I’m going to use the word ‘culture’ to explain God’s kingdom. Now that might seem a strange word to use, but let me explain using the following example.
There was a couple who had three lovely granddaughters, whose mother was French. Her parents live in a small, pretty French village in the Loire Valley. When they visited them, they had to forget about their own culture and the way they did things and totally immerse themselves in everything that is French: speaking only the French language, preparing food the French way, how it is eaten the French way, including how you break, not cut, your baguettes, the way an aperitif is served before dinner, the way you eat your evening meal over several hours with several courses and wine to suit each one, and eating only one type of food at a time – not mixing everything together as is the custom in Australia.
You see, culture is us. Culture is who we are and how we do things, and what we value and stand for. Culture shapes the way we behave, what we say. It shapes our whole life.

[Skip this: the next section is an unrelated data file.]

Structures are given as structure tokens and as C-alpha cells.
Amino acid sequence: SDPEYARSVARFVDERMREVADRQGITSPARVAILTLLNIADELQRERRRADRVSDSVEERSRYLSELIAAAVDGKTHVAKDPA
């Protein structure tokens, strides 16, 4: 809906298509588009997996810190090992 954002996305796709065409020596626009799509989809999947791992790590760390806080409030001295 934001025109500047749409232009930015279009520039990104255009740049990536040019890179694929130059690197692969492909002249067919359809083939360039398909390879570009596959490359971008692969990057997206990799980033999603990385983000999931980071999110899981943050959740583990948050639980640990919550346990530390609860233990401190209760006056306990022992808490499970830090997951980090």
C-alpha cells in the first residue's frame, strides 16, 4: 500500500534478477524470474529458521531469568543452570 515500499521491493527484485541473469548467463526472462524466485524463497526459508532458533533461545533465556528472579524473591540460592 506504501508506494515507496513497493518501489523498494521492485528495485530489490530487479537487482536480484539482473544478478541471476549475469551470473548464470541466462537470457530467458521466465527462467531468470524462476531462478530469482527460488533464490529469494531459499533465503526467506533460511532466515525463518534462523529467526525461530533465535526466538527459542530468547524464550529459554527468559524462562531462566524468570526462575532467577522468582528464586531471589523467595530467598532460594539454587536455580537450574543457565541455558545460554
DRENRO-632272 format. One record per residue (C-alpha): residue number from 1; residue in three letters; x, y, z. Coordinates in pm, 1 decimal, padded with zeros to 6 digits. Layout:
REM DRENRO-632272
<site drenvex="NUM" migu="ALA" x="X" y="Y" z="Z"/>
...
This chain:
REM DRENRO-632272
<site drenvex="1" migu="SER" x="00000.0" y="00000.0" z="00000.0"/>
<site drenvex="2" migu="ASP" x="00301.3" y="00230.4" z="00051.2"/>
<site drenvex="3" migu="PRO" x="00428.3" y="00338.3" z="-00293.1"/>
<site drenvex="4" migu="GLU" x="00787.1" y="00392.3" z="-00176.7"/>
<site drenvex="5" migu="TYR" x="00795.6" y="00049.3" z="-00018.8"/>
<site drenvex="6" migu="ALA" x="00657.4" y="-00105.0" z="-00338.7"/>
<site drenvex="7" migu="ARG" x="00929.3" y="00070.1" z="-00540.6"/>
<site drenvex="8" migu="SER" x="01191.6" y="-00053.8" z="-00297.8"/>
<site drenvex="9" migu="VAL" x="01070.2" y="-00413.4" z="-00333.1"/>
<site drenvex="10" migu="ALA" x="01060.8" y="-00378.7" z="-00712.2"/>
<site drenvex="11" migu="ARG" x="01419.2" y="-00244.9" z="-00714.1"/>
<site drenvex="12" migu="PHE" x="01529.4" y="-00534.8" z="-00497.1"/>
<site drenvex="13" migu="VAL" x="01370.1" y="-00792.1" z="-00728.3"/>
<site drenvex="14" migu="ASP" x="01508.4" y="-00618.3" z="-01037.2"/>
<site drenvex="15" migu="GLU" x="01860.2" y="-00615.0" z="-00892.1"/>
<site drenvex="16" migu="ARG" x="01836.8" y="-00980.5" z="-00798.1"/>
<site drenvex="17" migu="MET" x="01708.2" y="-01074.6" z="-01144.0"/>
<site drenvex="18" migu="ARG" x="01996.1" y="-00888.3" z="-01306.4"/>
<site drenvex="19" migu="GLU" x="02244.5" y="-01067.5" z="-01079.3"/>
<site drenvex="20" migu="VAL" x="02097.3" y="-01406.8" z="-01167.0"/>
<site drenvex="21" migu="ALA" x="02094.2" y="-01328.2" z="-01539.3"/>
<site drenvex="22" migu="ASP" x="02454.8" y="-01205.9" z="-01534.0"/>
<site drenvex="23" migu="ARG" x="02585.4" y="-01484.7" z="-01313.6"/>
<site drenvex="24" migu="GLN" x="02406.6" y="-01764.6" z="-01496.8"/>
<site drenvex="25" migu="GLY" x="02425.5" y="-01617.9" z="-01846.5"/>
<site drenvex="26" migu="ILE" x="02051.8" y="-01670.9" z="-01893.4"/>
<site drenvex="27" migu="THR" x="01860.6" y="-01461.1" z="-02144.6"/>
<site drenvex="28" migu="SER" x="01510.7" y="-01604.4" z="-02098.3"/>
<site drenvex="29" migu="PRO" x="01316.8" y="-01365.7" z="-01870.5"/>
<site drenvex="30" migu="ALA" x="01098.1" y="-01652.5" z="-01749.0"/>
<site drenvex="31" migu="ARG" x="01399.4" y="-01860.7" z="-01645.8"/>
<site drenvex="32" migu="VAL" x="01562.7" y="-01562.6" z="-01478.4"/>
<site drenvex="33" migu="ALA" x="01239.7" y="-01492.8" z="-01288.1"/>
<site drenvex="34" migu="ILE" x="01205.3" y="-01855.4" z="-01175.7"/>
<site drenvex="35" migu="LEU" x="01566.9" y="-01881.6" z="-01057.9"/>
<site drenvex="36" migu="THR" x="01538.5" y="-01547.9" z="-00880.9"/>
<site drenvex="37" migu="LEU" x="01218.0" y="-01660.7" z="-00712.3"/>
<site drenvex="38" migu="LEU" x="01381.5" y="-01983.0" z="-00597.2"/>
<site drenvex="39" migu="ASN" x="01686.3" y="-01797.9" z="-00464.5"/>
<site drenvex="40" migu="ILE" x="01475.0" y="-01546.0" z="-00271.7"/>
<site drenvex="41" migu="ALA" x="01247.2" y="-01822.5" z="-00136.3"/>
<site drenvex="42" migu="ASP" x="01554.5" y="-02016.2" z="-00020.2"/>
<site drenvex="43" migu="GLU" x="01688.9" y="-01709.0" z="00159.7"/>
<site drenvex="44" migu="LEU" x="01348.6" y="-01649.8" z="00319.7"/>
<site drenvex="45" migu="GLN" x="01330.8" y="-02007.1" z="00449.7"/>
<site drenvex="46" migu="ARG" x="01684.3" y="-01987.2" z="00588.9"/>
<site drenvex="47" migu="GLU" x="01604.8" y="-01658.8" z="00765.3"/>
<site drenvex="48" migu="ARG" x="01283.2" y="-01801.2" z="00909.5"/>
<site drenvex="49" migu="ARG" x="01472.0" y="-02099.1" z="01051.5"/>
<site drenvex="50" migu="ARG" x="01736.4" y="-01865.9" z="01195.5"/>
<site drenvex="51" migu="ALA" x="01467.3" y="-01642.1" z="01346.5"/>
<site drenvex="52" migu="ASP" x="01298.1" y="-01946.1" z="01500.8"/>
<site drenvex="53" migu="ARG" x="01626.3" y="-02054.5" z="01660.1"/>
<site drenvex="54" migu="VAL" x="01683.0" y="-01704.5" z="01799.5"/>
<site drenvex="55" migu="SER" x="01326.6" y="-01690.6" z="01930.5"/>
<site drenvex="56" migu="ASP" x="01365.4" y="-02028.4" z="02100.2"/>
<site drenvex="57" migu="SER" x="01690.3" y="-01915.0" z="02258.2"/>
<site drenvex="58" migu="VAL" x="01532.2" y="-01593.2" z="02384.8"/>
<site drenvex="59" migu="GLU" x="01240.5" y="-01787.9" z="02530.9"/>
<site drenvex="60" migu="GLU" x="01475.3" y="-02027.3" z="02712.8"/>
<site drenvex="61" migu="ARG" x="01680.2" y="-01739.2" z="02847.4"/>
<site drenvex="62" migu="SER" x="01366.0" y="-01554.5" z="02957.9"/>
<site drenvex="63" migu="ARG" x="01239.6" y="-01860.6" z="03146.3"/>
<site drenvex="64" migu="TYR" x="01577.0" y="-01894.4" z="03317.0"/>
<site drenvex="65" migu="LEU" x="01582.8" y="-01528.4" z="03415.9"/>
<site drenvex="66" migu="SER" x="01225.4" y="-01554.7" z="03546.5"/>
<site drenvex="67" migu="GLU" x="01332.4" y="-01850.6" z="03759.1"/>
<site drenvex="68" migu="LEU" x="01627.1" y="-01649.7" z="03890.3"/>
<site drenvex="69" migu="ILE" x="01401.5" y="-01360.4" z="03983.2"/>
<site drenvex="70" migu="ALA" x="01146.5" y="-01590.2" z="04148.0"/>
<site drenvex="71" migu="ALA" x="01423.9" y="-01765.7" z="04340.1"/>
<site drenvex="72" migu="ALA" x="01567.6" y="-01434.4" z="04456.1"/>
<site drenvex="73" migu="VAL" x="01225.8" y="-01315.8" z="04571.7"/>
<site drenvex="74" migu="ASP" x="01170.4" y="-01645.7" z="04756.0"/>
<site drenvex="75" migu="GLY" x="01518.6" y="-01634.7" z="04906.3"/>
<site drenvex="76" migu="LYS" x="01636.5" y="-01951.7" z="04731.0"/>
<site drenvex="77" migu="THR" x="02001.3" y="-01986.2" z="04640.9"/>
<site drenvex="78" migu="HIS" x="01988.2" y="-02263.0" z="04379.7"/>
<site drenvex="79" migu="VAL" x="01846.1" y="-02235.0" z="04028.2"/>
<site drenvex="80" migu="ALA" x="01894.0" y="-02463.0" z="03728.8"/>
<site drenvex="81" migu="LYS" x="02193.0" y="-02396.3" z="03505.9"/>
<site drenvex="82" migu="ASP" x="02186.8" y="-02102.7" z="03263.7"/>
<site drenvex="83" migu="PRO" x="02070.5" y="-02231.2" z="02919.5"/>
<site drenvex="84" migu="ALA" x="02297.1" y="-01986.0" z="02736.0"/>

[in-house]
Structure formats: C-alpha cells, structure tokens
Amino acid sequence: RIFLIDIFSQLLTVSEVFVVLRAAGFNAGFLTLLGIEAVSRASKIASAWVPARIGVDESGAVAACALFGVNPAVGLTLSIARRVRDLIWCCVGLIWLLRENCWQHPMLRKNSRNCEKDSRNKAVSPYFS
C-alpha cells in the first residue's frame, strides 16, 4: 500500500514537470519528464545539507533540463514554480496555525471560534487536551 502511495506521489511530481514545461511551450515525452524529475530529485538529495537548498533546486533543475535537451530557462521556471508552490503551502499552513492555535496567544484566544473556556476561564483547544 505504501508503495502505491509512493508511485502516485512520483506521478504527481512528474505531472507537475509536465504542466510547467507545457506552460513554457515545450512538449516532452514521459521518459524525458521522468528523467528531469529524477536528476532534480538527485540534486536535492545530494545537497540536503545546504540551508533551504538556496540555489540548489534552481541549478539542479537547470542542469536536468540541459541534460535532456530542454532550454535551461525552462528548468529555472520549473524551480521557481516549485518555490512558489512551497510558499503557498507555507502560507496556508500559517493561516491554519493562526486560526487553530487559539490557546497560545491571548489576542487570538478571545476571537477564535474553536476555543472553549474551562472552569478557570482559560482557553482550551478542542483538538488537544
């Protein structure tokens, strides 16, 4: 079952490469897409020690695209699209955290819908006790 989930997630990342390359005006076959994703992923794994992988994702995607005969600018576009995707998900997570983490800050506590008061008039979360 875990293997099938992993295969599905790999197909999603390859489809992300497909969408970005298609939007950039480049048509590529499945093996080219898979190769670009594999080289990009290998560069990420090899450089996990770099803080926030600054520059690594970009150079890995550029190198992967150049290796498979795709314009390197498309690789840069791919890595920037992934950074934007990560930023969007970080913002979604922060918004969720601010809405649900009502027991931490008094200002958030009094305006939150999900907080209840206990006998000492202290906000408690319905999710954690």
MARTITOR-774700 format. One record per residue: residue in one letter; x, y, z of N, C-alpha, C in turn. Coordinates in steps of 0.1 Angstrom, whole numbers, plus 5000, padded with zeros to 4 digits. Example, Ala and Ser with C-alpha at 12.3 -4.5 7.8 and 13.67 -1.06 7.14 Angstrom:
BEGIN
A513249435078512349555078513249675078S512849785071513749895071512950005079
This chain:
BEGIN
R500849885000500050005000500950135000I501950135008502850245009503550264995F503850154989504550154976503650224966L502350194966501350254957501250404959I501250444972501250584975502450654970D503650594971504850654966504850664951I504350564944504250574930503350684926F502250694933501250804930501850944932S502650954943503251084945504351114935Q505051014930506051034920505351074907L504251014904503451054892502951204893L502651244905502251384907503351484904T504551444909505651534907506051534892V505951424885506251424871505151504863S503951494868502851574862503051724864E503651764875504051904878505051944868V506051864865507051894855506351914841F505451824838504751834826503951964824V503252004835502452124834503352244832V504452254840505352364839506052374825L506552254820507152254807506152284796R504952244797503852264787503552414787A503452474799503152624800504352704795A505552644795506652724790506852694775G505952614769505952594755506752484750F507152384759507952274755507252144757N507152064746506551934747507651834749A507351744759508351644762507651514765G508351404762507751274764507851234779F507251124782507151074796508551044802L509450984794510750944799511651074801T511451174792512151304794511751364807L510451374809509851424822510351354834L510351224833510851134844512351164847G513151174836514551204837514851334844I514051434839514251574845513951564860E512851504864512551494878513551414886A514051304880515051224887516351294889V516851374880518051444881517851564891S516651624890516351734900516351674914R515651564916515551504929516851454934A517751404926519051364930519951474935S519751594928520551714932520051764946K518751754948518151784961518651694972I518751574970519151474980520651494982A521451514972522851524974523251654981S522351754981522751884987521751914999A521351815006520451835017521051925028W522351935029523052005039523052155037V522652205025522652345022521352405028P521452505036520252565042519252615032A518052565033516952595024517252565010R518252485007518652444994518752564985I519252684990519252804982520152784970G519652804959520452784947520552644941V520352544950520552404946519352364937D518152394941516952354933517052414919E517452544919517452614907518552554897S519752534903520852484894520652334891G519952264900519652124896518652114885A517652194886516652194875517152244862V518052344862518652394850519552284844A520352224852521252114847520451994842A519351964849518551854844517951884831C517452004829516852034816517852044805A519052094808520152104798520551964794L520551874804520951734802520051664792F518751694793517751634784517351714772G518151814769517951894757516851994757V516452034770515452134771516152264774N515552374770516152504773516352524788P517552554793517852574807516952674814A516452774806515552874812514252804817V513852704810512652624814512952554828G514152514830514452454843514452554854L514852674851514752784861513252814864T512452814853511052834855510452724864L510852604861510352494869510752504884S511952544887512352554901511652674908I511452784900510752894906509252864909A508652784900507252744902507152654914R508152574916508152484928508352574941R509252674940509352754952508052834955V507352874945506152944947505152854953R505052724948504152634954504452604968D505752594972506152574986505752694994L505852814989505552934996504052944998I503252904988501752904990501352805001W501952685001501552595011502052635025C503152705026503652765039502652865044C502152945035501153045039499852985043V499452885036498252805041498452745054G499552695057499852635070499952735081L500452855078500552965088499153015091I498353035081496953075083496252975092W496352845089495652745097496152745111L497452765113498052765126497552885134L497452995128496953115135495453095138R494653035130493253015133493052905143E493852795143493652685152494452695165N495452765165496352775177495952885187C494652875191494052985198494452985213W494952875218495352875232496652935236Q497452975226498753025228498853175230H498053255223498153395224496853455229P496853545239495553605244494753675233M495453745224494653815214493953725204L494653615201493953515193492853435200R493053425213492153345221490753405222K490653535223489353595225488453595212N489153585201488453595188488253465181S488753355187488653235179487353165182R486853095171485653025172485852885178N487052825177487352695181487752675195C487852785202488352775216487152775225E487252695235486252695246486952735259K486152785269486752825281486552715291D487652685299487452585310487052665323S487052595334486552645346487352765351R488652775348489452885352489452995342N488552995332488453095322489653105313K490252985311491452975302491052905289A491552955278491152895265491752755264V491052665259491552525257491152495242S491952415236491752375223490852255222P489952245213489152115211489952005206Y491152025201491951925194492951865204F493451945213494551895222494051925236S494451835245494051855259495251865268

I think you might understand why I chose the word ‘culture’ to explain the impact of Jesus’ announcement that the Kingdom of God is here. Jesus is announcing that with the coming of God’s kingdom there is a culture shift. Now is the time to abandon (repent, turn away from) the values of the culture of this world and get on board. It’s time to immerse yourself in God’s new culture, God’s new way of living, a new way of looking at the past, present and future, God’s new values of hope, love, forgiveness, compassion, boldness, and so on. To be immersed in the culture of God is major change in a person’s life.
The disciples Jesus called that day along the shore of Lake Galilee heard Jesus say simply, “Come with me”. “Come with me and turn away from the culture, the lifestyle that is focussed on yourselves, your sinfulness. Come with me and turn away from the culture of this world with all its distractions and self-centredness that drives a wedge between you and God, and get on board God’s culture; God’s new way of living that changes the way you think about the world and others, the way you see nature, the people around you and yourself, the way you interact with the pain and hurt and suffering in the community around you. Come and get on board with this radical new turnaround”.